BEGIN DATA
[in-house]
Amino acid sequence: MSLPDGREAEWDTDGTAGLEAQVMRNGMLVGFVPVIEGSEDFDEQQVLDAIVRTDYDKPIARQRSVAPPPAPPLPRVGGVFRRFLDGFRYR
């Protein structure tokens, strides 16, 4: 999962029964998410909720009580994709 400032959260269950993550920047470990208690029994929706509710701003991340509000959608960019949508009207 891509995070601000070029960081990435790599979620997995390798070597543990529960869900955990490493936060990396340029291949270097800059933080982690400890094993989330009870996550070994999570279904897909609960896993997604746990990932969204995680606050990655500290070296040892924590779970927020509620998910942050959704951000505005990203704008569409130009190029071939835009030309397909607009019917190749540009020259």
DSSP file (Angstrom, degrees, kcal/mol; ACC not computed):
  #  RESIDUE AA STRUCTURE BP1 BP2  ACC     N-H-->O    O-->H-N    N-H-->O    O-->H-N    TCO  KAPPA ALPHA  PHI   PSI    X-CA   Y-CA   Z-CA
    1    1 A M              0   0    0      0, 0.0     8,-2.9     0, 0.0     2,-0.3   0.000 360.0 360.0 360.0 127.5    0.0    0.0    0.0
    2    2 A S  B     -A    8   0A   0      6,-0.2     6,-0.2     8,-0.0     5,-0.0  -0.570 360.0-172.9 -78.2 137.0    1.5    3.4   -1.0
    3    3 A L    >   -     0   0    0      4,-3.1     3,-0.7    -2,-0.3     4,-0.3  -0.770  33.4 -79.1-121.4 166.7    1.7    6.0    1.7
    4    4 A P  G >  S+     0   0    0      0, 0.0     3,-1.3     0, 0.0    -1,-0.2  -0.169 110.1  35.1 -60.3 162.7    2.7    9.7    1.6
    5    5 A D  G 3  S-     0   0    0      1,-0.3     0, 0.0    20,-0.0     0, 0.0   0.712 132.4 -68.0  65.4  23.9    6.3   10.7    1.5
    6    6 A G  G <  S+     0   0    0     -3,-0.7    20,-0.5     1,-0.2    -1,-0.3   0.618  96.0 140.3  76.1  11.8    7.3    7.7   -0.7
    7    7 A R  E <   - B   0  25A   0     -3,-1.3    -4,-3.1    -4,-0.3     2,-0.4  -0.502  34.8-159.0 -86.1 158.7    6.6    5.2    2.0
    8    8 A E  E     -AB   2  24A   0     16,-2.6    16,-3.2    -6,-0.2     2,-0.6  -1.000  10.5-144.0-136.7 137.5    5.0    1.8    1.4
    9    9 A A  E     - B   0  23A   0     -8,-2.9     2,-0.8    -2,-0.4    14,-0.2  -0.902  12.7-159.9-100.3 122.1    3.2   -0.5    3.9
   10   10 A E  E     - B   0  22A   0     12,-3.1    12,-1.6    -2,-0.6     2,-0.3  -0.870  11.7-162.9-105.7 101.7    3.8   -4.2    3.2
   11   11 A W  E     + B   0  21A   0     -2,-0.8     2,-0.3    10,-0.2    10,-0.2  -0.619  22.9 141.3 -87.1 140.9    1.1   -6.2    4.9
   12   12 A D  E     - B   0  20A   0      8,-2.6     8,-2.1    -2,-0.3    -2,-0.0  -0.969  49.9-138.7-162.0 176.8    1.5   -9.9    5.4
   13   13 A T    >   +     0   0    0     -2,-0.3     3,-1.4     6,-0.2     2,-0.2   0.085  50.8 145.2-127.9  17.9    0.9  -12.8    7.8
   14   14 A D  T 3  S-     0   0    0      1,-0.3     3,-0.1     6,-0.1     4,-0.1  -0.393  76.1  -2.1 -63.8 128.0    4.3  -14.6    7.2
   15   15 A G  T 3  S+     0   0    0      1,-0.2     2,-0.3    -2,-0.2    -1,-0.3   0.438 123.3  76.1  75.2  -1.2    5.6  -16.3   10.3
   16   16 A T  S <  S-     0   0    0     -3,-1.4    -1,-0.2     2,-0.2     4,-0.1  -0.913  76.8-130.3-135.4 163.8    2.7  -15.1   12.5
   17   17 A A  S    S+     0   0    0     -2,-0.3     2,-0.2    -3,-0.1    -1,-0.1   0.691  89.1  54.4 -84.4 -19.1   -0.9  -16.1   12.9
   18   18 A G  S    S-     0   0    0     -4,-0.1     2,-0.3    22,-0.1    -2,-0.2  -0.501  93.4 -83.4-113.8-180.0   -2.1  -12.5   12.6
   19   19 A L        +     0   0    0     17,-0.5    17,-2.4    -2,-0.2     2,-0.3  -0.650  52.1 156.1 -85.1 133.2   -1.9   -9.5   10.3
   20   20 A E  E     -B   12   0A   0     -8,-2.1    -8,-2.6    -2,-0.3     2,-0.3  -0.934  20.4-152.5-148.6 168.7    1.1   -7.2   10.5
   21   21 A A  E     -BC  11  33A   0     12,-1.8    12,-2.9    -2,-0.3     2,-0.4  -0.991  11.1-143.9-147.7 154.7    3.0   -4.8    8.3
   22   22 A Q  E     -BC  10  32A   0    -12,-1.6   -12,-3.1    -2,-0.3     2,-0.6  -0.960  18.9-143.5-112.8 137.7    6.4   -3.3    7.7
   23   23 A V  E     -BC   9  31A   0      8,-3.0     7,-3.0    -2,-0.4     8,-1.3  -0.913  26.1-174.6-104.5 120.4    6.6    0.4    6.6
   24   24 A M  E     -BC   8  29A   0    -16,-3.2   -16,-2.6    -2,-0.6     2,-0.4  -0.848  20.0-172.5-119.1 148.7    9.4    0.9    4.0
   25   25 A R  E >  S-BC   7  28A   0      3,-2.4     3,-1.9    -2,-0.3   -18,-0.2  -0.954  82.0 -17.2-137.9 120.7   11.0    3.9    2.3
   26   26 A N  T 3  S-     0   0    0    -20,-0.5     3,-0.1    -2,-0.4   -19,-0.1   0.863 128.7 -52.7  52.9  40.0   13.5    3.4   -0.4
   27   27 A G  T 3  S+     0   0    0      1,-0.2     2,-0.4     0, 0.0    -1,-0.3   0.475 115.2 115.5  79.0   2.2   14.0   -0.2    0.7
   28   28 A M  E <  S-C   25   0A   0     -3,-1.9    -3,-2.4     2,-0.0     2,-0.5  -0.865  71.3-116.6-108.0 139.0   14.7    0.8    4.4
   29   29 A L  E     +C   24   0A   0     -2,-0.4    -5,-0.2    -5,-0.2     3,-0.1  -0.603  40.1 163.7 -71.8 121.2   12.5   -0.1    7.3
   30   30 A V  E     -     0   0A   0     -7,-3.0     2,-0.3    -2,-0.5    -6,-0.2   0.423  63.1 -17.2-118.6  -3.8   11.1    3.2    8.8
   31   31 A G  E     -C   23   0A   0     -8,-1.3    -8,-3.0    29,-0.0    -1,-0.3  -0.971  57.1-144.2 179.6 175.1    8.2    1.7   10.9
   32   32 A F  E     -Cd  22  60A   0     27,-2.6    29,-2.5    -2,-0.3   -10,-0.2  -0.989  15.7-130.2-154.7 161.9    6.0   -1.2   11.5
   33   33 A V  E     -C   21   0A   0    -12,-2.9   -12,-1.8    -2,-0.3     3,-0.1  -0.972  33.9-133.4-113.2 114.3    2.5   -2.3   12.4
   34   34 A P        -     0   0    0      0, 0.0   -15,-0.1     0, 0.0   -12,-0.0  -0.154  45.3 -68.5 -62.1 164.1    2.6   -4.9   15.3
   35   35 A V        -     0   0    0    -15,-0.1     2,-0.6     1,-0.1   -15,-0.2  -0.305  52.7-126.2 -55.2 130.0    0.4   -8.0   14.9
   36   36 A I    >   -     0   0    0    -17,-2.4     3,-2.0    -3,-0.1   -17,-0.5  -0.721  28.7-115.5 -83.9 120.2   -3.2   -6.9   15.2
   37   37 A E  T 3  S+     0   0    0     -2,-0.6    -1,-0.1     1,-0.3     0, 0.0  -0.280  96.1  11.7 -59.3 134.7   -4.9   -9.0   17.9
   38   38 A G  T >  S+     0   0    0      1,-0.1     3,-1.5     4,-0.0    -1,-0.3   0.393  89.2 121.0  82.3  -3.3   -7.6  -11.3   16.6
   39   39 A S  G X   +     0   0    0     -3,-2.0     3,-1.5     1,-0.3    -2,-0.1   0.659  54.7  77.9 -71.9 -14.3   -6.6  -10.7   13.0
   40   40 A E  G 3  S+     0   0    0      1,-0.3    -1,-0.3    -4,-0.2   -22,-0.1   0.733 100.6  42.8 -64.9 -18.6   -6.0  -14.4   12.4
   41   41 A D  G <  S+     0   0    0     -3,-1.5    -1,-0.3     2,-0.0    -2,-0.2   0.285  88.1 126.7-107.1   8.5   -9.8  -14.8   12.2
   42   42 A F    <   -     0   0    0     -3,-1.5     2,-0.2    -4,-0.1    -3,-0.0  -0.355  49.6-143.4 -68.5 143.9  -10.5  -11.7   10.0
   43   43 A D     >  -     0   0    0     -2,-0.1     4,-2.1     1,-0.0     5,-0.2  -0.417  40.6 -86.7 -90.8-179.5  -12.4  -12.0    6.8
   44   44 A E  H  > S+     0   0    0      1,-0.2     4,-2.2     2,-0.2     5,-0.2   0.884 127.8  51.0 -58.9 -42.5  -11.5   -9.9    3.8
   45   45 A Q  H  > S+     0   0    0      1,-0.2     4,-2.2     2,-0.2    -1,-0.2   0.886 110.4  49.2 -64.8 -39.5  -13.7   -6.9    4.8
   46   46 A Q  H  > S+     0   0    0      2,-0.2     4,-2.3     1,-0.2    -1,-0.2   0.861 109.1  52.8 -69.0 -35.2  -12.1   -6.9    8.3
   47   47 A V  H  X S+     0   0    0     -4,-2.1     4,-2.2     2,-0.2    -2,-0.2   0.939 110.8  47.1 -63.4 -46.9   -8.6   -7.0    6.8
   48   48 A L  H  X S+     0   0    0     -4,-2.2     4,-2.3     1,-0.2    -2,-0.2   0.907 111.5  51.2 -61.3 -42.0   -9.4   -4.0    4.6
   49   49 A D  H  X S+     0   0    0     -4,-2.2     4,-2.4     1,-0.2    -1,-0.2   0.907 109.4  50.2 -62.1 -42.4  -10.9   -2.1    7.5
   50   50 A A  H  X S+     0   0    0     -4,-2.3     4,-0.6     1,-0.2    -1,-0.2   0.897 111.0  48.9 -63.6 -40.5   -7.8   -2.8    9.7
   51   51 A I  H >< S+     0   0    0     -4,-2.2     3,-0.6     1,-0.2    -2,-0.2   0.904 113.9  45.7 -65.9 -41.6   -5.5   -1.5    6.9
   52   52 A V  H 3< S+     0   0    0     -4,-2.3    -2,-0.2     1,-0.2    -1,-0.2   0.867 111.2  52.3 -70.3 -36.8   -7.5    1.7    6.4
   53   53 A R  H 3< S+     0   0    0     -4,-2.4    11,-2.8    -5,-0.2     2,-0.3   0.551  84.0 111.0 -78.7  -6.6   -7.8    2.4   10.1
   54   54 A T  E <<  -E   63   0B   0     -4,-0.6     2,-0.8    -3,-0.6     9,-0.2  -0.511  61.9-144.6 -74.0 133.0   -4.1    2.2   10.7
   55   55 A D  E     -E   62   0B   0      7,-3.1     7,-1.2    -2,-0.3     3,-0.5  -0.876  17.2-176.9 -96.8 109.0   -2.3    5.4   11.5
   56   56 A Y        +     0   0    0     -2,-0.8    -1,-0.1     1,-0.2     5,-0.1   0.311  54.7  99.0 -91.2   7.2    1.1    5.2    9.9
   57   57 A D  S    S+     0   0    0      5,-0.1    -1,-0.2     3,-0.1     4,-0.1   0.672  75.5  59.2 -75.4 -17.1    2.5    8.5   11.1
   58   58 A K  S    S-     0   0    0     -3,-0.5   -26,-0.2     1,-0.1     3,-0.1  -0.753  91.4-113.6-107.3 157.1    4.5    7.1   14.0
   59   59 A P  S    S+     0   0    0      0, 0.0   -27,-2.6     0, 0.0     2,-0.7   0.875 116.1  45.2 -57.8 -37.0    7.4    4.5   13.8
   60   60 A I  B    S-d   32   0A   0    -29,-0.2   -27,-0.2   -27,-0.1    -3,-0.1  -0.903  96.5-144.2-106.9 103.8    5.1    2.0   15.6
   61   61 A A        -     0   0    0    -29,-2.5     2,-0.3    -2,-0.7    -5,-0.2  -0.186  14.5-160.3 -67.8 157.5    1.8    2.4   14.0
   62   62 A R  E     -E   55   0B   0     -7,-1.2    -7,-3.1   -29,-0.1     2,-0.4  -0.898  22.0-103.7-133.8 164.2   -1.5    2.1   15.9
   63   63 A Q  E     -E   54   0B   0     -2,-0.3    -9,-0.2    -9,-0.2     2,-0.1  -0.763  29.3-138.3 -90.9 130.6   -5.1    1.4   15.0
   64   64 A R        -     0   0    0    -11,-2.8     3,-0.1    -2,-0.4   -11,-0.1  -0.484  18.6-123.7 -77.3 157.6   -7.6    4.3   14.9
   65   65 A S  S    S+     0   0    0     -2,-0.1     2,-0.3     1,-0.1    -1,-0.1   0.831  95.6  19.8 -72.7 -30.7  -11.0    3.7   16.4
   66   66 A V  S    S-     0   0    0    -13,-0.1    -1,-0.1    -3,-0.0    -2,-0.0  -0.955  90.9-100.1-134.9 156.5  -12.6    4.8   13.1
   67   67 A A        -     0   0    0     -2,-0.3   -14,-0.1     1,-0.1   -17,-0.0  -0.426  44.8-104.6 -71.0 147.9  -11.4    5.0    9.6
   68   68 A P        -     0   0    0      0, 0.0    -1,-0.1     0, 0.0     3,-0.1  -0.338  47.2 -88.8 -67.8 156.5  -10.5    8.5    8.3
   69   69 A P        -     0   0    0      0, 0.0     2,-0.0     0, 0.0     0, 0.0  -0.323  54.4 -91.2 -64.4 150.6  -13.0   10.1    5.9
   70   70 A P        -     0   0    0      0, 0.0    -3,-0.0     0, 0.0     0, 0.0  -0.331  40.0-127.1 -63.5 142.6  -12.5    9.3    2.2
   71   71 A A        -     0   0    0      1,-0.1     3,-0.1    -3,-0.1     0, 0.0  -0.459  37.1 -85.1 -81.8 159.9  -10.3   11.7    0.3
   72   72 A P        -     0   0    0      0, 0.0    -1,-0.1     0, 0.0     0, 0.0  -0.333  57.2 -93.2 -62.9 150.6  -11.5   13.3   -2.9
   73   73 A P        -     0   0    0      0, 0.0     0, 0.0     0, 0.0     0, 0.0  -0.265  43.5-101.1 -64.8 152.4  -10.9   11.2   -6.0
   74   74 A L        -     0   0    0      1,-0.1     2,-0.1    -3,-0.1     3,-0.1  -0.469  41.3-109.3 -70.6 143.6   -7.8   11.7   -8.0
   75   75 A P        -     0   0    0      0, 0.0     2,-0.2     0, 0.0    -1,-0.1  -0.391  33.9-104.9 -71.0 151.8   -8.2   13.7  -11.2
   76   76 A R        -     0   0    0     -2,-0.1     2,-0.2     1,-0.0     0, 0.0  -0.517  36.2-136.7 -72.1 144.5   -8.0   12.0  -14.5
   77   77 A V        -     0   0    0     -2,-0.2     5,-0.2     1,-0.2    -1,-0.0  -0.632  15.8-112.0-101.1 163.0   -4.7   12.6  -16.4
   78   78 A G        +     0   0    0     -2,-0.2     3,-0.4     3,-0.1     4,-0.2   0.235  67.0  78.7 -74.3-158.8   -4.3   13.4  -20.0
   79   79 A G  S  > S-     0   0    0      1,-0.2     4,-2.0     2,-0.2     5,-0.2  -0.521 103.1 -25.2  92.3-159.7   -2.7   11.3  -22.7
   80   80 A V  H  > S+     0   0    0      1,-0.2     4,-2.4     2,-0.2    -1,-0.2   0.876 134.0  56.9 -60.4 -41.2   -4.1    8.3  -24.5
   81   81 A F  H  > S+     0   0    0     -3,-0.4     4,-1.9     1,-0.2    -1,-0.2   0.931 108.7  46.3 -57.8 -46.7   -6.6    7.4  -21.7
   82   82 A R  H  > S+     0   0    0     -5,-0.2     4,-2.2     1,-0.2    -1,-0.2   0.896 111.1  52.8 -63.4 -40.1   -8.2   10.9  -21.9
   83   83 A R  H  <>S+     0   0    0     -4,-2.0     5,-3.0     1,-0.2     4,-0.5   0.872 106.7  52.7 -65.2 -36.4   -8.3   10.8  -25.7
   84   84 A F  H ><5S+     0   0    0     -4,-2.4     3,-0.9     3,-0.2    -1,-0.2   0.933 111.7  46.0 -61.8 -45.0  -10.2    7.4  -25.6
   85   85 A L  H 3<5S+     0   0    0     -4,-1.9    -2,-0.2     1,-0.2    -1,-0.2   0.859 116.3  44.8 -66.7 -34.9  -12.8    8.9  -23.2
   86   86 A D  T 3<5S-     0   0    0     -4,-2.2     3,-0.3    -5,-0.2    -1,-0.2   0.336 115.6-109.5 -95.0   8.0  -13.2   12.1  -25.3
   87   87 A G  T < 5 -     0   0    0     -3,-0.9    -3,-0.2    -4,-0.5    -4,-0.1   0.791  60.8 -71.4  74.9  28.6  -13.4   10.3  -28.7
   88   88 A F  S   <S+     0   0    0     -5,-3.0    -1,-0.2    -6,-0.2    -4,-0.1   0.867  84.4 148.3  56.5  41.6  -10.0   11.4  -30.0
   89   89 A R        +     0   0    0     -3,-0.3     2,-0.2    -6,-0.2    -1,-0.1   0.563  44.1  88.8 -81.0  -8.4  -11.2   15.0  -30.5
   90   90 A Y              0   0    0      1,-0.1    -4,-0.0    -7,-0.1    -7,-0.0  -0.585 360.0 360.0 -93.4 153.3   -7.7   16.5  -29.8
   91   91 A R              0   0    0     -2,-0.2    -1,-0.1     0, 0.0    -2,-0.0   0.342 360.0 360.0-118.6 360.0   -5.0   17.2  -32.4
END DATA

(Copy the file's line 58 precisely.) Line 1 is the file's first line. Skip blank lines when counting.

   53   53 A R  H 3< S+     0   0    0     -4,-2.4    11,-2.8    -5,-0.2     2,-0.3   0.551  84.0 111.0 -78.7  -6.6   -7.8    2.4   10.1